//Create a person named 'John Smith'
Person person = new Person("John", "Smith");
setDefaultModel(new CompoundPropertyModel(person));

add(new Label("name")); add(new Label("surname")); add(new Label("address")); add(new Label("email")); add(new Label("spouse.name"));

CompoundPropertyModel can save us a lot of boring coding if we choose the id of components according to properties name. However it's also possible to use this type of model even if the id of a component does not correspond to a valid property expression. The method bind(String property) allows to create a property model from a given CompoundPropertyModel using the provided parameter as property expression. For example if we want to display the spouse's name in a label having "xyz" as id, we can write the following code:

//Create a person named 'John Smith'
Person person = new Person("John", "Smith");
CompoundPropertyModel compoundModel;
setDefaultModel(compoundModel = new CompoundPropertyModel(person));

add(new Label("xyz", compoundModel.bind("spouse.name")));

CompoundPropertyModel are particularly useful when used in combination with Wicket forms, as we will see in the next paragraph.

Model is referred to as static model because the result of its method getObject is fixed and it is not dynamically evaluated each time the method is called. In contrast, models like PropertyModel and CompoundProperty Model are called dynamic models.

11.3 Wicket forms

Web applications use HTML forms to collect user input and send it to the server. Wicket provides org.apache.wicket.markup.html.form.Form class to handle web forms. This component must be bound to <form> tag. The following snippet shows how to create a very basic Wicket form in a page:

Html:

<form wicket:id="form">
    <input type="submit" value="submit"/>
</form>

Java code:

Form form = new Form("form"){
    @Override
    protected void onSubmit() {
    	System.out.println("Form submitted.");
    }
};
add(form);

Method onSubmit is called whenever a form has been submitted and it can be overridden to perform custom actions. Please note that a Wicket form can be submitted using a standard HTML submit button which is not mapped to any component (i.e. it does not have a wicket:id attribute). In the next chapter we will continue to explore Wicket forms and we will see how to submit forms using special components which implement interface org.apache.wicket.markup.html.form.IFormSubmitter.

Form and models

A form should contain some input fields (like text fields, check boxes, radio buttons, drop-down lists, text areas, etc.) to interact with users. Wicket provides an abstraction for all these kinds of elements with component org.apache.wicket.markup.html.form.FormComponent:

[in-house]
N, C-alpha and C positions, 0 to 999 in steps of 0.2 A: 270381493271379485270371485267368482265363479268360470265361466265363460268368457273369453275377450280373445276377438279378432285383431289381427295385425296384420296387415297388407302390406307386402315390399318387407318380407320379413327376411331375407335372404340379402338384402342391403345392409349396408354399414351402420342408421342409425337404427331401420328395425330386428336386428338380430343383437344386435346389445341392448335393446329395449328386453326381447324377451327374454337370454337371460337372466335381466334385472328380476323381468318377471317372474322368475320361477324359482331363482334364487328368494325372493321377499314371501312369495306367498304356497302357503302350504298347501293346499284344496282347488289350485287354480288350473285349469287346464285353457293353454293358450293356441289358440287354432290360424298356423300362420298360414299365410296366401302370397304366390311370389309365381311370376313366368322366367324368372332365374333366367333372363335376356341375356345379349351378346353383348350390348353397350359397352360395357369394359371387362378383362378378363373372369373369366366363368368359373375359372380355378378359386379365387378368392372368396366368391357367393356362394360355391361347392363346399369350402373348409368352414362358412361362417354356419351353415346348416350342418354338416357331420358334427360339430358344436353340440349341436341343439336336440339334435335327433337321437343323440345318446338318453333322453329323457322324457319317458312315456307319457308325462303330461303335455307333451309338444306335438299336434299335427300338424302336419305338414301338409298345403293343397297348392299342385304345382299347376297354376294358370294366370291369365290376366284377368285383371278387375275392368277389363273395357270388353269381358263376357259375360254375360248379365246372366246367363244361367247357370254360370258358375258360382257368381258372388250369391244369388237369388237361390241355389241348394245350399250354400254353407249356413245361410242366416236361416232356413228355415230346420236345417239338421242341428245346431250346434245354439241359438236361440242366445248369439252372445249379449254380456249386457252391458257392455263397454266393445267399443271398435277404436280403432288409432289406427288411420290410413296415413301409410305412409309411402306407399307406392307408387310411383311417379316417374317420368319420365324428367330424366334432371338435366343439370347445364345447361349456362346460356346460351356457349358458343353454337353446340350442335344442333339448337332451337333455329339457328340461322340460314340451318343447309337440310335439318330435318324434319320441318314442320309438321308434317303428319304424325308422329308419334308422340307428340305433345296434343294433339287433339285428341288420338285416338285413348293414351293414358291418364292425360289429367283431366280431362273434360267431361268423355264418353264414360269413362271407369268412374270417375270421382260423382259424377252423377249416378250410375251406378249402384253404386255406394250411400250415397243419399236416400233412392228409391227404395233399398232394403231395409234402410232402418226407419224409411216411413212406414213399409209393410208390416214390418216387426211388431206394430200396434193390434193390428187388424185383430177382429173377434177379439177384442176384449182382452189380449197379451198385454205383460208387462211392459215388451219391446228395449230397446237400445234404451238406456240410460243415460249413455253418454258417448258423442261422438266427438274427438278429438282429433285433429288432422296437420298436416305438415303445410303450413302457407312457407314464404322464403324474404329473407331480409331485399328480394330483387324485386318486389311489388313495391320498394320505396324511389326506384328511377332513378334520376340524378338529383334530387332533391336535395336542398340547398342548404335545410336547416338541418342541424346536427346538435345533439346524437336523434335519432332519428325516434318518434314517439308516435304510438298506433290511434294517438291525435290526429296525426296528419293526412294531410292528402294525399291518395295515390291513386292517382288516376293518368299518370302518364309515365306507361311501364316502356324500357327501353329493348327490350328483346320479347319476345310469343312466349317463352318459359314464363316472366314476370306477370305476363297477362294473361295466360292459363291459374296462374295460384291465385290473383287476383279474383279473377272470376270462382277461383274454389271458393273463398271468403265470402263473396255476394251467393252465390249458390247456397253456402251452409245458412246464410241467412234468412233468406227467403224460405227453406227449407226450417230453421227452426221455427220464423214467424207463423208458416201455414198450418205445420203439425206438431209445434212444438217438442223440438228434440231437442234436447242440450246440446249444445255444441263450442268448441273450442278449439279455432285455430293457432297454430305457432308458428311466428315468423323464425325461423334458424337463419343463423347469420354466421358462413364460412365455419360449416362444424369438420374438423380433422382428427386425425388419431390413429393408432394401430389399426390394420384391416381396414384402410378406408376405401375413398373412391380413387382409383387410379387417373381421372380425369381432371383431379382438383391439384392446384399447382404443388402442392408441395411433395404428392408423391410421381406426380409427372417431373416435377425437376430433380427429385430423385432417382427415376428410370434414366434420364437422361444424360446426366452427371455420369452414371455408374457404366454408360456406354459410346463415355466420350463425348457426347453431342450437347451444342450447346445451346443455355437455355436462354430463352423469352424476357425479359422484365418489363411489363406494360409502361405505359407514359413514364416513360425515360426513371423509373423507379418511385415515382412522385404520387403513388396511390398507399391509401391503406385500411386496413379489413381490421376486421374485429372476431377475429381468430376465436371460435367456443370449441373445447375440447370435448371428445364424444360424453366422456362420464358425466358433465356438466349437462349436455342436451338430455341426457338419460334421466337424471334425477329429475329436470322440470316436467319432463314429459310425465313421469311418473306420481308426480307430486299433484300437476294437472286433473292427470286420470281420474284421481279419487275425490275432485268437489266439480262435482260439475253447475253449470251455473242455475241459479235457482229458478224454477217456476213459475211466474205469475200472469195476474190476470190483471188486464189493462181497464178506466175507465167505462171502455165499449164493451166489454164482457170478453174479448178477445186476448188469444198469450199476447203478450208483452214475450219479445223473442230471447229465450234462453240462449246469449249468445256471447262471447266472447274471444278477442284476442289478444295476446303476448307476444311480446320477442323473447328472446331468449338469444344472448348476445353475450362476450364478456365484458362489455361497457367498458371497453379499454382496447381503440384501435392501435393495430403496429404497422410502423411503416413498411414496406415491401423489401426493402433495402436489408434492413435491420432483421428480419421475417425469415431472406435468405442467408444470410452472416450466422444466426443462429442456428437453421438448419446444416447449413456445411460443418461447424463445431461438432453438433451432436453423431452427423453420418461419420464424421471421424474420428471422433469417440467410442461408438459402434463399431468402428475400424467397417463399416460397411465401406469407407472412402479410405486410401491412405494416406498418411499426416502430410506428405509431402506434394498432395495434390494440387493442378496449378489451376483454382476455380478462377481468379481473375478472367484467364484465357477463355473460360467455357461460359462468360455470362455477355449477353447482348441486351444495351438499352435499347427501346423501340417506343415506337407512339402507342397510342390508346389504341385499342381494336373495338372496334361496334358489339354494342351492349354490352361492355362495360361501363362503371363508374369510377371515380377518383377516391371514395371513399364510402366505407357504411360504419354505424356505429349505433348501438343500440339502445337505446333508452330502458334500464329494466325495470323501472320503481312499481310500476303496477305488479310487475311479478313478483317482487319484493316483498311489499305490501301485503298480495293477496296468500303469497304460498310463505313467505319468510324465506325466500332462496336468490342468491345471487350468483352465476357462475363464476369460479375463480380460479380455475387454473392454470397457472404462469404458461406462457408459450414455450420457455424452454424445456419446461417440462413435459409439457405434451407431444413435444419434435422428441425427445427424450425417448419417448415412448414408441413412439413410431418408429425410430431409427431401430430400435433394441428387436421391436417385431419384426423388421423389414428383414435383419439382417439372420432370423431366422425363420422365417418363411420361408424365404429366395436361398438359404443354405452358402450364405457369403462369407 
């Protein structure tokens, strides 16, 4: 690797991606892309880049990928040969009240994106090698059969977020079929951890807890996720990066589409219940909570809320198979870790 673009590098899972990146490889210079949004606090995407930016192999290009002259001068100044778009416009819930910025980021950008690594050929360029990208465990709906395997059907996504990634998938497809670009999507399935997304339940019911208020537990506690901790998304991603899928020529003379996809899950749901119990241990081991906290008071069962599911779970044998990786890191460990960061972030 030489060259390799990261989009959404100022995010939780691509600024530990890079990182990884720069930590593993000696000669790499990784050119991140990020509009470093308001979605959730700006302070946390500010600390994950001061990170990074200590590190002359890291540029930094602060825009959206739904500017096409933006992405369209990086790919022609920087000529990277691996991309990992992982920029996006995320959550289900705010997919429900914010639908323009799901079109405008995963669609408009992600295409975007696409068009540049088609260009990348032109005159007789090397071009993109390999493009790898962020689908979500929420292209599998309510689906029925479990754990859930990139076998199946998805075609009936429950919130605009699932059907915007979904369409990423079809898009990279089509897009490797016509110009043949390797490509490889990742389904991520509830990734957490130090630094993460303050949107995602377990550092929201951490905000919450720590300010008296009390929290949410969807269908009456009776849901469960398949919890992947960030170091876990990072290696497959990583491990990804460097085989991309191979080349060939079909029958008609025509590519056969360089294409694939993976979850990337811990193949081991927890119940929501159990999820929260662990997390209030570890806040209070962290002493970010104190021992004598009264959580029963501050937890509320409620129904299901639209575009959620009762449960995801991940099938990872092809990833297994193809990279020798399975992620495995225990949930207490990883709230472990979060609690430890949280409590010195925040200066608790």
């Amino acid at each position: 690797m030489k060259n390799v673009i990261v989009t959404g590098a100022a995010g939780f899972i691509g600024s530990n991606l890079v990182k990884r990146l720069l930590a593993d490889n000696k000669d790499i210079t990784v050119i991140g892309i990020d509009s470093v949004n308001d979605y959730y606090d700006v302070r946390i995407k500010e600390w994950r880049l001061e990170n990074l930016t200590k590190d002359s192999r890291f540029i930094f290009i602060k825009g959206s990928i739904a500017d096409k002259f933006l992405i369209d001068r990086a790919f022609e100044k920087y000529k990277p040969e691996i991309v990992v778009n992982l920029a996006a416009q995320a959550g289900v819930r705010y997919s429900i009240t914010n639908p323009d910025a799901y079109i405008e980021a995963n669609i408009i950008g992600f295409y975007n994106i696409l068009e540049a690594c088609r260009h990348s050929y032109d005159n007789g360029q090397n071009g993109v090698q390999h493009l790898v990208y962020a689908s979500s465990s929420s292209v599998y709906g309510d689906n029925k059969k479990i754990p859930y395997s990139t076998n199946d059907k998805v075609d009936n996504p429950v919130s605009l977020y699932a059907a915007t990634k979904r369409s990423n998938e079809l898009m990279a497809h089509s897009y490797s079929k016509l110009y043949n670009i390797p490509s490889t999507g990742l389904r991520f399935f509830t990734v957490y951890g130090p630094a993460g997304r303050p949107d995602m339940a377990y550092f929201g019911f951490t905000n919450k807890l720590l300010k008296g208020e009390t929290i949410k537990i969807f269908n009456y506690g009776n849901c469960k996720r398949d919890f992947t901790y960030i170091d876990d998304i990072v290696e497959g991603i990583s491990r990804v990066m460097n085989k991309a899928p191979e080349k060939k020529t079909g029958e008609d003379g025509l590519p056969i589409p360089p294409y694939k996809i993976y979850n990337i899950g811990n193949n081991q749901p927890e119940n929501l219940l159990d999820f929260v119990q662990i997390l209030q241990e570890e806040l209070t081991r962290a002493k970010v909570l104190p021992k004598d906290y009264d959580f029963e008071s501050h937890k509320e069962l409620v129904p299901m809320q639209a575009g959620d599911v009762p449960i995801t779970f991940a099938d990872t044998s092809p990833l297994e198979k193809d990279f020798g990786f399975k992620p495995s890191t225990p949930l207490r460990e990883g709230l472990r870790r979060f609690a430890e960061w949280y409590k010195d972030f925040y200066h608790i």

The purpose of FormComponent is to store the corresponding user input into its model when the form is submitted. The form is responsible for mapping input values to the corresponding components, avoiding us the burden of manually synchronizing models with input fields and vice versa.

Login form

As first example of interaction between the form and its models, we will build a classic login form which asks for username and password (project LoginForm).

The topic of security will be discussed later in chapter 20. The following form is for example purposes only and is not suited for a real application. If you need to use a login form you should consider to use component org.apache.wicket.authroles.authentication.panel.SignInPanel shipped with Wicket.

This form needs two text fields, one of which must be a password field. We should also use a label to display the result of login process1. For the sake of simplicity, the login logic is all inside onSubmit and is quite trivial.

The following is a possible implementation of our form:

public class LoginForm extends Form {

private TextField usernameField; private PasswordTextField passwordField; private Label loginStatus;

public LoginForm(String id) { super(id);

usernameField = new TextField("username", Model.of("")); passwordField = new PasswordTextField("password", Model.of("")); loginStatus = new Label("loginStatus", Model.of(""));

add(usernameField); add(passwordField); add(loginStatus); }

public final void onSubmit() { String username = (String)usernameField.getDefaultModelObject(); String password = (String)passwordField.getDefaultModelObject();

if(username.equals("test") && password.equals("test")) loginStatus.setDefaultModelObject("Congratulations!"); else loginStatus.setDefaultModelObject("Wrong username or password!"); } }

Inside form's constructor we build the three components used in the form and we assign them a model containing an empty string:

usernameField = new TextField("username", Model.of(""));
passwordField = new PasswordTextField("password", Model.of(""));			
loginStatus = new Label("loginStatus", Model.of(""));